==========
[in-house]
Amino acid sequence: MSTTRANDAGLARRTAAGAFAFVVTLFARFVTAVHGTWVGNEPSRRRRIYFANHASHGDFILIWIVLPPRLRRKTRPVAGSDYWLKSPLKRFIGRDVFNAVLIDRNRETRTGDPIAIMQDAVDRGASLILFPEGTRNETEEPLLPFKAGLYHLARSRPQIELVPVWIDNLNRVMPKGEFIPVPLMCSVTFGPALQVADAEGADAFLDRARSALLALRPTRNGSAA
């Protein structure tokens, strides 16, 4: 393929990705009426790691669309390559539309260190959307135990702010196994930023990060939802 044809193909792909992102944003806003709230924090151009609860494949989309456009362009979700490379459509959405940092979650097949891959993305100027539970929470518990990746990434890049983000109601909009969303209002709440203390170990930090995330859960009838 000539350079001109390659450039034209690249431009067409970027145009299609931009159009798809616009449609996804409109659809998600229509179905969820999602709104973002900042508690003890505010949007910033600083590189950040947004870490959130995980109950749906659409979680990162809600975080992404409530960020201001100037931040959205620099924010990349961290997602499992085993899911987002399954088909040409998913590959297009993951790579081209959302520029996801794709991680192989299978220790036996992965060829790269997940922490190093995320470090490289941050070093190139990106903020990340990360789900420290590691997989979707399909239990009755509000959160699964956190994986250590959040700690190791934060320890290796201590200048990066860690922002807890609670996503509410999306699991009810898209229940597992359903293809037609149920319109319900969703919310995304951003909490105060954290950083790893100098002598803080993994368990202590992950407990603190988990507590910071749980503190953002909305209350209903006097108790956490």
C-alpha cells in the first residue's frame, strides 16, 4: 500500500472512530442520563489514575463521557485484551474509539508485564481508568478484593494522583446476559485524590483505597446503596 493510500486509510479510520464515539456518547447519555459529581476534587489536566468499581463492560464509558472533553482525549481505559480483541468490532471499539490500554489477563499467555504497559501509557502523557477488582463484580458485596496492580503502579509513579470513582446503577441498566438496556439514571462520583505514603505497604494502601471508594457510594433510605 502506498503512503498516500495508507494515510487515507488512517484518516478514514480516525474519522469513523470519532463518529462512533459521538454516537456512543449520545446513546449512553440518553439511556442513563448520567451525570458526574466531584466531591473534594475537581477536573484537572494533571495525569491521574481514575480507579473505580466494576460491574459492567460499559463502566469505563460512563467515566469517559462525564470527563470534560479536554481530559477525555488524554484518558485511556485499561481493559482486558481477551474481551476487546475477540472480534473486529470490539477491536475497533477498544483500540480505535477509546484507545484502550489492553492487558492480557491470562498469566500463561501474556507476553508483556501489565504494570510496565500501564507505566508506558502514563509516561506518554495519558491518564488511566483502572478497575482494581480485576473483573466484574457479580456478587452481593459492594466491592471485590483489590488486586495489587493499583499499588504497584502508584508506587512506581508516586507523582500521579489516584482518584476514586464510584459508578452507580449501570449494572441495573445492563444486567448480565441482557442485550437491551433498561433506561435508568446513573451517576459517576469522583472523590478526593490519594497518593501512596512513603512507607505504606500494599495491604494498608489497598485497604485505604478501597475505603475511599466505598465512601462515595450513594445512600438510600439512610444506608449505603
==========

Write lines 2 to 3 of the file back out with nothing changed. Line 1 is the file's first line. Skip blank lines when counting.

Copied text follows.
Amino acid sequence: MSTTRANDAGLARRTAAGAFAFVVTLFARFVTAVHGTWVGNEPSRRRRIYFANHASHGDFILIWIVLPPRLRRKTRPVAGSDYWLKSPLKRFIGRDVFNAVLIDRNRETRTGDPIAIMQDAVDRGASLILFPEGTRNETEEPLLPFKAGLYHLARSRPQIELVPVWIDNLNRVMPKGEFIPVPLMCSVTFGPALQVADAEGADAFLDRARSALLALRPTRNGSAA
């Protein structure tokens, strides 16, 4: 393929990705009426790691669309390559539309260190959307135990702010196994930023990060939802 044809193909792909992102944003806003709230924090151009609860494949989309456009362009979700490379459509959405940092979650097949891959993305100027539970929470518990990746990434890049983000109601909009969303209002709440203390170990930090995330859960009838 000539350079001109390659450039034209690249431009067409970027145009299609931009159009798809616009449609996804409109659809998600229509179905969820999602709104973002900042508690003890505010949007910033600083590189950040947004870490959130995980109950749906659409979680990162809600975080992404409530960020201001100037931040959205620099924010990349961290997602499992085993899911987002399954088909040409998913590959297009993951790579081209959302520029996801794709991680192989299978220790036996992965060829790269997940922490190093995320470090490289941050070093190139990106903020990340990360789900420290590691997989979707399909239990009755509000959160699964956190994986250590959040700690190791934060320890290796201590200048990066860690922002807890609670996503509410999306699991009810898209229940597992359903293809037609149920319109319900969703919310995304951003909490105060954290950083790893100098002598803080993994368990202590992950407990603190988990507590910071749980503190953002909305209350209903006097108790956490």